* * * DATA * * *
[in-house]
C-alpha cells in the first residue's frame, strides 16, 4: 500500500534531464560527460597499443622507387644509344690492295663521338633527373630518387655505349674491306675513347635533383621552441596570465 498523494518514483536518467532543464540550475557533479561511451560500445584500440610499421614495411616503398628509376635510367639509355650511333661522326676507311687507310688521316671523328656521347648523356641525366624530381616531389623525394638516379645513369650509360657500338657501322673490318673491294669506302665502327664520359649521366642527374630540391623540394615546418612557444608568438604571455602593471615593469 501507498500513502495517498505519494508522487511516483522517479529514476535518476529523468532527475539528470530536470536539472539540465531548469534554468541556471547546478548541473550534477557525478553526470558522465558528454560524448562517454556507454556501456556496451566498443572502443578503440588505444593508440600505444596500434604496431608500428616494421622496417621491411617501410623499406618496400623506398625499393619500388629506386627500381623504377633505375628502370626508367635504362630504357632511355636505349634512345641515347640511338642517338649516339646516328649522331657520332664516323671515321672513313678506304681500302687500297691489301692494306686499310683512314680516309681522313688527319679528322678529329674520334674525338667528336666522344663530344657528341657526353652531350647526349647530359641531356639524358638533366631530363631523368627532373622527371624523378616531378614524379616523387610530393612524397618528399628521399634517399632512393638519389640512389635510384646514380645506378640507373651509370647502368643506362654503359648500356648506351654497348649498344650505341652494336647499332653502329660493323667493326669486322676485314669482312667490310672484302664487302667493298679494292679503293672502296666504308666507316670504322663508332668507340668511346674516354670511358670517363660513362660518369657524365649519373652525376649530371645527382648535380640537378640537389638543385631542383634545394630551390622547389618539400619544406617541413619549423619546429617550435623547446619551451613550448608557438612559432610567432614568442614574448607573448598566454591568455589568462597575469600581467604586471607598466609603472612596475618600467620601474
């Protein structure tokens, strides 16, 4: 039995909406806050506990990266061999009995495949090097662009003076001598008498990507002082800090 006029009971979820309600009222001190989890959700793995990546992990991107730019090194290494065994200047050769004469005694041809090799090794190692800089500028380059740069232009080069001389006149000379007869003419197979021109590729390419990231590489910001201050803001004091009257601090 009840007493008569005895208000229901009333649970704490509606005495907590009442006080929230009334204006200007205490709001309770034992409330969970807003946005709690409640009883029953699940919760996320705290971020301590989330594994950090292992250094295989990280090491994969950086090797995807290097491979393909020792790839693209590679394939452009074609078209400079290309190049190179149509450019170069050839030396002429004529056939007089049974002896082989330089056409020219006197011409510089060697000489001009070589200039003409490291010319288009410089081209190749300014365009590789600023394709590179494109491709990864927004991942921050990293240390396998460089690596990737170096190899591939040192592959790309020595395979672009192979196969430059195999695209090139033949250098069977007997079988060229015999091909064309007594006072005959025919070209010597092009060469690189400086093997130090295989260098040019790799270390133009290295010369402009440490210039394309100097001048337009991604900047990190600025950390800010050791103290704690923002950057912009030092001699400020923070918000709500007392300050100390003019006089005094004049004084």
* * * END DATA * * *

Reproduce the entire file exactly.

[in-house]
C-alpha cells in the first residue's frame, strides 16, 4: 500500500534531464560527460597499443622507387644509344690492295663521338633527373630518387655505349674491306675513347635533383621552441596570465 498523494518514483536518467532543464540550475557533479561511451560500445584500440610499421614495411616503398628509376635510367639509355650511333661522326676507311687507310688521316671523328656521347648523356641525366624530381616531389623525394638516379645513369650509360657500338657501322673490318673491294669506302665502327664520359649521366642527374630540391623540394615546418612557444608568438604571455602593471615593469 501507498500513502495517498505519494508522487511516483522517479529514476535518476529523468532527475539528470530536470536539472539540465531548469534554468541556471547546478548541473550534477557525478553526470558522465558528454560524448562517454556507454556501456556496451566498443572502443578503440588505444593508440600505444596500434604496431608500428616494421622496417621491411617501410623499406618496400623506398625499393619500388629506386627500381623504377633505375628502370626508367635504362630504357632511355636505349634512345641515347640511338642517338649516339646516328649522331657520332664516323671515321672513313678506304681500302687500297691489301692494306686499310683512314680516309681522313688527319679528322678529329674520334674525338667528336666522344663530344657528341657526353652531350647526349647530359641531356639524358638533366631530363631523368627532373622527371624523378616531378614524379616523387610530393612524397618528399628521399634517399632512393638519389640512389635510384646514380645506378640507373651509370647502368643506362654503359648500356648506351654497348649498344650505341652494336647499332653502329660493323667493326669486322676485314669482312667490310672484302664487302667493298679494292679503293672502296666504308666507316670504322663508332668507340668511346674516354670511358670517363660513362660518369657524365649519373652525376649530371645527382648535380640537378640537389638543385631542383634545394630551390622547389618539400619544406617541413619549423619546429617550435623547446619551451613550448608557438612559432610567432614568442614574448607573448598566454591568455589568462597575469600581467604586471607598466609603472612596475618600467620601474
């Protein structure tokens, strides 16, 4: 039995909406806050506990990266061999009995495949090097662009003076001598008498990507002082800090 006029009971979820309600009222001190989890959700793995990546992990991107730019090194290494065994200047050769004469005694041809090799090794190692800089500028380059740069232009080069001389006149000379007869003419197979021109590729390419990231590489910001201050803001004091009257601090 009840007493008569005895208000229901009333649970704490509606005495907590009442006080929230009334204006200007205490709001309770034992409330969970807003946005709690409640009883029953699940919760996320705290971020301590989330594994950090292992250094295989990280090491994969950086090797995807290097491979393909020792790839693209590679394939452009074609078209400079290309190049190179149509450019170069050839030396002429004529056939007089049974002896082989330089056409020219006197011409510089060697000489001009070589200039003409490291010319288009410089081209190749300014365009590789600023394709590179494109491709990864927004991942921050990293240390396998460089690596990737170096190899591939040192592959790309020595395979672009192979196969430059195999695209090139033949250098069977007997079988060229015999091909064309007594006072005959025919070209010597092009060469690189400086093997130090295989260098040019790799270390133009290295010369402009440490210039394309100097001048337009991604900047990190600025950390800010050791103290704690923002950057912009030092001699400020923070918000709500007392300050100390003019006089005094004049004084």